Land governance policy overhaul to prevent spread of Metro Manila’s ‘urban nightmare,’ says Dominguez

Feb 9, 2017

by Paola Alvarez

 

Metro Manila’s “urban nightmare” underscores the urgency of overhauling the country’s obsolete land governance policies to prevent this severe case of poor land administration from spreading all over the country, Finance Secretary Carlos Dominguez III said.

 

Dominguez said that unless the government acts swiftly to upgrade its land governance policies, other areas of the country will suffer the same fate as that of Metro Manila, where high land costs and the lack of provisions for road expansions inhibit the government’s response to the worsening problems related to urban congestion.

 

“Metro Manila presents us with the most severe case of poor land governance. This is an urban nightmare, a metropolis that grew without planning. Right now, high land costs prevent us from acquiring property to build schools and hospitals. Right-of-way has become a costly proposition for public works. No provisions were put in place for road widening,” Dominguez said in his keynote speech at the Conference on Sustainable Governance organized by the US Agency for International Development (USAID).

 

The two-day conference held recently at the Diamond Hotel in Manila aimed to bring together a multi-sectoral coalition from the national and local governments, business, civil society and other groups that will pursue a common agenda to improve sustainable land governance and thereby address the country’s land sector development concerns.

 

Dominguez said the Department of Finance (DOF) on his watch has been doing its part in “bringing coherence” to the country’s land governance by moving to reduce estate taxes to encourage the documentation of land assets and free them up for productive use.

 

Moreover, Dominguez said the DOF is also  encouraging  local government units to update their land valuations as a measure not just to raise revenues but also to discourage owners of prime  land in their respective localities from keeping these assets idle or non-productive. 

 

He acknowledged that policies on land governance are “in urgent need of updating,” with the proposed National Land Use Plan “sitting in the legislative mill, with little indication it will be passed into law any time soon.”

 

“So many of our settlements are vulnerable. Our cities are congested. Our forested areas have been stripped to make way for human habitation. We are truly facing a land governance crisis and we must respond decisively to this,” Dominguez said.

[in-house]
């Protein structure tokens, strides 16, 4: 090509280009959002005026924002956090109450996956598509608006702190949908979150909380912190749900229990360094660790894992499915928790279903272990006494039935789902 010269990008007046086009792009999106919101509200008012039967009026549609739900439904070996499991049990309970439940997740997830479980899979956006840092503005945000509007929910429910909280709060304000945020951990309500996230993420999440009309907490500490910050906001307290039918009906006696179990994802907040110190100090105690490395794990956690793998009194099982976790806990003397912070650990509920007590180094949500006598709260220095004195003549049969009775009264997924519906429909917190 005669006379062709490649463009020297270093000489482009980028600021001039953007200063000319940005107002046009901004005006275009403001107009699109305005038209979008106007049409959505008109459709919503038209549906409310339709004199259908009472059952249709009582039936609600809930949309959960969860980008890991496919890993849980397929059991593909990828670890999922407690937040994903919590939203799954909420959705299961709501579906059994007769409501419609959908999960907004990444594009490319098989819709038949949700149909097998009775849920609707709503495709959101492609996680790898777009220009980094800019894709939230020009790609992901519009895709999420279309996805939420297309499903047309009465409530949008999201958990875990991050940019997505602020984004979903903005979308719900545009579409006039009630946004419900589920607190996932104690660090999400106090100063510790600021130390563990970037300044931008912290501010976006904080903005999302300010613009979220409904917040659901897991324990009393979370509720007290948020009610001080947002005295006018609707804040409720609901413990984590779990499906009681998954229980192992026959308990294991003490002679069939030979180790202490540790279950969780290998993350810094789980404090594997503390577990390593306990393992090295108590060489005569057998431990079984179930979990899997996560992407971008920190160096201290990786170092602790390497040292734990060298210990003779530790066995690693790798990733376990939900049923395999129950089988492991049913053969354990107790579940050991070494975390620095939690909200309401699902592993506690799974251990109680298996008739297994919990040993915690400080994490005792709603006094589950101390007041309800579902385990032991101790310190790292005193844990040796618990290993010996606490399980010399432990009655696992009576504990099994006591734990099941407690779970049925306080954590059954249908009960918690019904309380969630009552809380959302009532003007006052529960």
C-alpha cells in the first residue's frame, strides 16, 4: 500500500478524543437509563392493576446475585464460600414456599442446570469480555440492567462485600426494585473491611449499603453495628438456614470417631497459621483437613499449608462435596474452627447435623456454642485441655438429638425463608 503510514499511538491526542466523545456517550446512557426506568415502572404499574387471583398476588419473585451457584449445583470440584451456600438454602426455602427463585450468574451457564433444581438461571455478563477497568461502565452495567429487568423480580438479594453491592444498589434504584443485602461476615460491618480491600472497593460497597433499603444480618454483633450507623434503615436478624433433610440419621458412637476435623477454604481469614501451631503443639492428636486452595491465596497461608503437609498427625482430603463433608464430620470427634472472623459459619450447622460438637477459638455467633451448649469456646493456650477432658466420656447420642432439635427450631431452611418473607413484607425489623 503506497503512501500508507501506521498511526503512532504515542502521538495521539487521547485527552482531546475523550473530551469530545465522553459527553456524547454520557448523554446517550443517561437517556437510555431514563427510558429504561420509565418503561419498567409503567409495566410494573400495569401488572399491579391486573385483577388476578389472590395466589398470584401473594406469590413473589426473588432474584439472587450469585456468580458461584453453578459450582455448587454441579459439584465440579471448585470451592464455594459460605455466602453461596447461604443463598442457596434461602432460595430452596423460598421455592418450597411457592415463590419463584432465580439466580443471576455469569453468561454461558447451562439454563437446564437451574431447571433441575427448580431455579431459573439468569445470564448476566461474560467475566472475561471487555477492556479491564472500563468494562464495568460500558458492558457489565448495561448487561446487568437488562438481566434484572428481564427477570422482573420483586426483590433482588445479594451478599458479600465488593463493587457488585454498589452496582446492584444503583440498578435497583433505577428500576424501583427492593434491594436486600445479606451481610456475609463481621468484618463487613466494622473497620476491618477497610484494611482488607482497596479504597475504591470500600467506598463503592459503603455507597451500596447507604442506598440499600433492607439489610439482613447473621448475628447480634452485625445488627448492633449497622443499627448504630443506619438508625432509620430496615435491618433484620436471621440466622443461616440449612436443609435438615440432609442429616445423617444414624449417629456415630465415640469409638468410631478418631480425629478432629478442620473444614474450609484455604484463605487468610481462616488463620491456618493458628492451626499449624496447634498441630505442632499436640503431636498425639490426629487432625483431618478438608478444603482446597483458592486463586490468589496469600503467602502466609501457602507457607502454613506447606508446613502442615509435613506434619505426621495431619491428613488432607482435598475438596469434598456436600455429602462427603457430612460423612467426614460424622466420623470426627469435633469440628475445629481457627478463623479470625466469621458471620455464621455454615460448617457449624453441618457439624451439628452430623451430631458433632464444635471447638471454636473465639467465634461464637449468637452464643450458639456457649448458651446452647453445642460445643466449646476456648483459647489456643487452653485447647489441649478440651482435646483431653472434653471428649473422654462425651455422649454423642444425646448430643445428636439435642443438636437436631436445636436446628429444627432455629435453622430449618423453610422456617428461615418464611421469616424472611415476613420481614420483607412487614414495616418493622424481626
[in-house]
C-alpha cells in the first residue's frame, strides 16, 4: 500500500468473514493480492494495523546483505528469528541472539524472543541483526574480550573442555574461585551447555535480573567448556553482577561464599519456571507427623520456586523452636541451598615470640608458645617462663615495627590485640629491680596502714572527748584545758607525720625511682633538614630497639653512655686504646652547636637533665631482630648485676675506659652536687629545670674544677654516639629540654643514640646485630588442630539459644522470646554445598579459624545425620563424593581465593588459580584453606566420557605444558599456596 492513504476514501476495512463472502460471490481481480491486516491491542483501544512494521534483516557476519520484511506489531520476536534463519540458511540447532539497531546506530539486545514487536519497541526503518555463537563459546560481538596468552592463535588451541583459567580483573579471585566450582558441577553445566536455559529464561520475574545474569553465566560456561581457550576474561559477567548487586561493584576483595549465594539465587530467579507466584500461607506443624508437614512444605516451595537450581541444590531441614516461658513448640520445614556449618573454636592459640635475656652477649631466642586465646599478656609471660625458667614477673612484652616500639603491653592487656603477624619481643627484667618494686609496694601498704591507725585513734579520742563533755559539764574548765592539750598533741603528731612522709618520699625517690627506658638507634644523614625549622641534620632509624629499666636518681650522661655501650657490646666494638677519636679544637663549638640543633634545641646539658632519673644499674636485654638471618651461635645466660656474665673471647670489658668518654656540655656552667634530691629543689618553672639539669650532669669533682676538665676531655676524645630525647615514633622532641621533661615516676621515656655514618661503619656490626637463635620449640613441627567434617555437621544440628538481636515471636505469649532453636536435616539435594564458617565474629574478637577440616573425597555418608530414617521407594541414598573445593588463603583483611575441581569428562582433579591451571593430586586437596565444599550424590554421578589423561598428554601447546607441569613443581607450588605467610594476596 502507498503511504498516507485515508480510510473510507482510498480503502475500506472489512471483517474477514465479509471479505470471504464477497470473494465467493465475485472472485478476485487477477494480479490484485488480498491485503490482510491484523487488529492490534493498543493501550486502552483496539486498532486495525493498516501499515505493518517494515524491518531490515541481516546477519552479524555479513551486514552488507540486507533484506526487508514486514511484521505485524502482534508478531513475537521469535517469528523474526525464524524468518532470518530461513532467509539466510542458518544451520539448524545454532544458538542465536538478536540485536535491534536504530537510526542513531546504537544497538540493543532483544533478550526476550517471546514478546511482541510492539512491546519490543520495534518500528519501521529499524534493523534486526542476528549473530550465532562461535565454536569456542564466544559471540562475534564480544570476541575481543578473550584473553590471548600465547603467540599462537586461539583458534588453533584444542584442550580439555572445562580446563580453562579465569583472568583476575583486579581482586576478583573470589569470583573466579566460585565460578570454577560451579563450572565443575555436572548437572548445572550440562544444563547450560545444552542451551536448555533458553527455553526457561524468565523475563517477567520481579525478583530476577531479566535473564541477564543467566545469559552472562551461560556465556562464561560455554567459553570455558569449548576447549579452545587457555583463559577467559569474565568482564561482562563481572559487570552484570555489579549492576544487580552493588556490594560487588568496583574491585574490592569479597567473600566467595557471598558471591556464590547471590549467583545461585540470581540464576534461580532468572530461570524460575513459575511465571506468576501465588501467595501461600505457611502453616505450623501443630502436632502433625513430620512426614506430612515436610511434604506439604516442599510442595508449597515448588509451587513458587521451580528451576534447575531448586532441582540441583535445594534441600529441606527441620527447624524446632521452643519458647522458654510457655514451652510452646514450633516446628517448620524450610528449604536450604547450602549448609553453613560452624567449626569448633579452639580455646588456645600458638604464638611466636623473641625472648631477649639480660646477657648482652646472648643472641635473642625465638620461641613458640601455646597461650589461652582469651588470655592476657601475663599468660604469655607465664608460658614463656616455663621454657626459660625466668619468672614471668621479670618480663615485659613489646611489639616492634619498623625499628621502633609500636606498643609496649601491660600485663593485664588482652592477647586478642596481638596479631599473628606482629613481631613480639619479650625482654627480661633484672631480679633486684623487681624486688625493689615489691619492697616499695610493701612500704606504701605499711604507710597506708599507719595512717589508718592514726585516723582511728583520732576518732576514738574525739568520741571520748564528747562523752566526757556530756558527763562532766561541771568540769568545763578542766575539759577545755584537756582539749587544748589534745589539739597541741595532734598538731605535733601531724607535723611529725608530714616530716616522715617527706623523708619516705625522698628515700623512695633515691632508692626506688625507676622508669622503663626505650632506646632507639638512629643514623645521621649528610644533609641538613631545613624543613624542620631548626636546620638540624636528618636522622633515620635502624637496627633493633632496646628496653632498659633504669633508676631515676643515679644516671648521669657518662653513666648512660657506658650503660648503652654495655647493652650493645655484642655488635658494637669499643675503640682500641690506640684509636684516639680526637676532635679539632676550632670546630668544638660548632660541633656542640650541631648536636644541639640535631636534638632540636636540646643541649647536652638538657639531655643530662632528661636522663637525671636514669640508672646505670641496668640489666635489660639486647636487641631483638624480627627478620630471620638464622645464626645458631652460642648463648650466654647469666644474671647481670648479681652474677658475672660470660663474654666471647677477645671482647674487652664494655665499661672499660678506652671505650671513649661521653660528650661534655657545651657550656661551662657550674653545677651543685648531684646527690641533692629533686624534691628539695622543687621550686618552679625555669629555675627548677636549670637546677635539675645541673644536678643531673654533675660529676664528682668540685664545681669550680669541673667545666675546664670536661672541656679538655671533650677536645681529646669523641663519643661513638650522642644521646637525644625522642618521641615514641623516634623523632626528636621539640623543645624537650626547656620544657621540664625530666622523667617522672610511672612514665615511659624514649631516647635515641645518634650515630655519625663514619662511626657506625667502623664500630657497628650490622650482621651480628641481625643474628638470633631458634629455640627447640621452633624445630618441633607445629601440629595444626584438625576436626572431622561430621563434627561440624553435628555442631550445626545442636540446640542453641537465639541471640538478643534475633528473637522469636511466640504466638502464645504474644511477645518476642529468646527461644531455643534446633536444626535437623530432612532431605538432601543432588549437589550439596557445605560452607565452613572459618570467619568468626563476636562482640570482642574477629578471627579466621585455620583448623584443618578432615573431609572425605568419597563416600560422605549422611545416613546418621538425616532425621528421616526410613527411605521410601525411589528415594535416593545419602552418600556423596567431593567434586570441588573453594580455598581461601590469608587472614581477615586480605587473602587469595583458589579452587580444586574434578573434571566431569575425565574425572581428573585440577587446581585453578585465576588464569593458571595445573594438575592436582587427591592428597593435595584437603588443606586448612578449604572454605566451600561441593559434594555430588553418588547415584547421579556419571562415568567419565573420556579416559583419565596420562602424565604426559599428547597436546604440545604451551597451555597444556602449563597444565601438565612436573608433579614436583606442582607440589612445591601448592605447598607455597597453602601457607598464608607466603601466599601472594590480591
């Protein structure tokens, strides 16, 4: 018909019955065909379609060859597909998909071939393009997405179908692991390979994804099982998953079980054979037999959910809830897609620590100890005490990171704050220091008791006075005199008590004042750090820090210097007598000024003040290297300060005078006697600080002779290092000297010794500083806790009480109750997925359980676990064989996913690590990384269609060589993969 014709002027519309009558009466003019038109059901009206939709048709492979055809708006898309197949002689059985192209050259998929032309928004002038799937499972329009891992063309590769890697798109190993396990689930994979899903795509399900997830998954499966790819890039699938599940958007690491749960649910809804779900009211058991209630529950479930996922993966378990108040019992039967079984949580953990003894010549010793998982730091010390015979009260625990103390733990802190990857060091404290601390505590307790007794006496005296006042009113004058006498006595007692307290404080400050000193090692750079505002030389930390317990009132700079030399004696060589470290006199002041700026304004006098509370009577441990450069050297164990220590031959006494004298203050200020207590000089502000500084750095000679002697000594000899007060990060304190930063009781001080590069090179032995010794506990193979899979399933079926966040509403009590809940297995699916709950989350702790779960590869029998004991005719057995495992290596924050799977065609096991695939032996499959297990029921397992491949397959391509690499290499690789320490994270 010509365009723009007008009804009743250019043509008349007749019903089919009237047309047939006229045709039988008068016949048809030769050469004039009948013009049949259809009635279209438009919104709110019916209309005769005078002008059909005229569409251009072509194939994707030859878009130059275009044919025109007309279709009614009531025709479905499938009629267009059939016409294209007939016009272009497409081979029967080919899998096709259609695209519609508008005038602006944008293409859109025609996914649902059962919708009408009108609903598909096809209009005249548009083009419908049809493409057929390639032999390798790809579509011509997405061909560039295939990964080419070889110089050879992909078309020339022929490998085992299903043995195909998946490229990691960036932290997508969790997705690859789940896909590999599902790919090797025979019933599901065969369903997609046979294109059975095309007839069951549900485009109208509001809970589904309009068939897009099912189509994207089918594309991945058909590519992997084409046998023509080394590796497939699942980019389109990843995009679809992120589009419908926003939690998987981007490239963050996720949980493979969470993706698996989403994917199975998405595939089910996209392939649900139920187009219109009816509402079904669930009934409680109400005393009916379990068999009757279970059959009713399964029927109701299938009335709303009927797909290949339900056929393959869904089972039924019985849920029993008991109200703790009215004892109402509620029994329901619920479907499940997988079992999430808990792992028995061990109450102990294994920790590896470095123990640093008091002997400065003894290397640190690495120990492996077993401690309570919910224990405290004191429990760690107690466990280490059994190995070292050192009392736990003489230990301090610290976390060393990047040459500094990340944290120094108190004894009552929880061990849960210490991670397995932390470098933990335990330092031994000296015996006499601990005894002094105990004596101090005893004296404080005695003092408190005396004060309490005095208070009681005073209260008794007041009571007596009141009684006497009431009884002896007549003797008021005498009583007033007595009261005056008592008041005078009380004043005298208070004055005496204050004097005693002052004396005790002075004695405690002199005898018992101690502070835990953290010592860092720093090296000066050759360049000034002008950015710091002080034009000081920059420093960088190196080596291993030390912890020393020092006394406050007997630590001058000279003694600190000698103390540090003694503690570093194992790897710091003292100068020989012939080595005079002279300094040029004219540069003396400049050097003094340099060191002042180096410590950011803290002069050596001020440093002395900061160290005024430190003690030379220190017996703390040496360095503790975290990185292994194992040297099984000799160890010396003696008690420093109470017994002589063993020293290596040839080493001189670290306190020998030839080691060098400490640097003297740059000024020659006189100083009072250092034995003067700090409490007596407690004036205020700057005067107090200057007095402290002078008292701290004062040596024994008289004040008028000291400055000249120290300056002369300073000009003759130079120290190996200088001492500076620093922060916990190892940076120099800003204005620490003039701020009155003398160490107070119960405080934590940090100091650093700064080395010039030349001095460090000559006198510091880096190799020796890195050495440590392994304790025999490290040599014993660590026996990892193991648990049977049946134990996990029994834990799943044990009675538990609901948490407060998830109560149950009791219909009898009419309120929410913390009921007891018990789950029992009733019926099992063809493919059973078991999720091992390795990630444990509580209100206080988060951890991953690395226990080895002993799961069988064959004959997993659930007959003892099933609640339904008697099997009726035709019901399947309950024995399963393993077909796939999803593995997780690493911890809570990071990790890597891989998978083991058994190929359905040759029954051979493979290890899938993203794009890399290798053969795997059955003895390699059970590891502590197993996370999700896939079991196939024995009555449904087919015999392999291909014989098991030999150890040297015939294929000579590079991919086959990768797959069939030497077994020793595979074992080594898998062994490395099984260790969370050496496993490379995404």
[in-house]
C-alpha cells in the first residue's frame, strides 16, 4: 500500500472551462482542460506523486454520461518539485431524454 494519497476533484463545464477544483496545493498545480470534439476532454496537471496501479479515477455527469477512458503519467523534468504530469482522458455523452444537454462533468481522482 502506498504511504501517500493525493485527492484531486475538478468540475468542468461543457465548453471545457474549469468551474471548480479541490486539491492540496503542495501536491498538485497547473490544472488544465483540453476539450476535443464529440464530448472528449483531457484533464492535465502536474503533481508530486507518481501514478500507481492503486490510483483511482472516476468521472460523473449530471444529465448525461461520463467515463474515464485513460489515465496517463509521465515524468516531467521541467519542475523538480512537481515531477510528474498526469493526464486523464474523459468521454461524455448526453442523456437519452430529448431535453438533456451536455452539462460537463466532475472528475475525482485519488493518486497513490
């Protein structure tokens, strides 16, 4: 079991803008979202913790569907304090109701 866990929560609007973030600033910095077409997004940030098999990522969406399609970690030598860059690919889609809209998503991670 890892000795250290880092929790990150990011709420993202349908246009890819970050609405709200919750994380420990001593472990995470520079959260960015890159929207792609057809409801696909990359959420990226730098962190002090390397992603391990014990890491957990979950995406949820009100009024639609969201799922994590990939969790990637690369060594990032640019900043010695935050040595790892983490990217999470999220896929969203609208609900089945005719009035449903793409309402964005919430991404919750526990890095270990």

Further underscoring the necessity of    passing  a National Land Use Plan, Dominguez said the government needs to harmonize conflicting provisions of the Indigenous People’s Rights Act and existing property rights, clarify rules on habitation in danger zones, and rethink agrarian reform in light of the “continuing backwardness of our agriculture.”

 

 “The Philippines, being an archipelago, has less arable land per unit of population than Vietnam, Indonesia, Myanmar, Laos, Thailand, and Cambodia. Our farms and cities are built in narrow strips between shore and mountainside. Our farms are small. Our cities are congested. There is severe shortage of land to build homes. A happy compromise will have to be found between the demands of agriculture and the requirements of an increasingly urban population,” Dominguez said.

 

“As our population increased rapidly over the last few decades, with our land policies hardly keeping pace, the phenomenon of landlessness has become more severe. Settlements are pushed to the most perilous places: steep slopes prone to landslides; shorelines prone to storm surges; and riverbanks that have become clogged. We need to plan for our settlements, addressing a housing backlog estimated at well over three million units,” he added.

 

He pointed out that unless the government updates its land governance policies, land prices will likely spiral as commercial developers, agricultural estates, industrial and export-processing zones and the extractive industries compete for the use of the country’s  scarce land resources.

 

“If land becomes too expensive, it will be inaccessible to the homeless and raise the costs of production thereby diminishing our competitiveness,” Dominguez said.

 

Dominguez cited  Metro Manila as a supreme example of poor land governance and called on the conference participants to share their recommendations on what can be done immediately to prevent this from being replicated in other parts of the country.

 

“I hope the policymakers attending this meeting will learn from the experiences of others and help upgrade our own land governance capacity,” he said.

 

Dominguez also hoped that the conference participants could “arrive at a set of practical recommendations on what can be done immediately. Many of our settlements are vulnerable. Our cities are congested. We are truly facing a land governance crisis and must respond decisively to this.”

 

 

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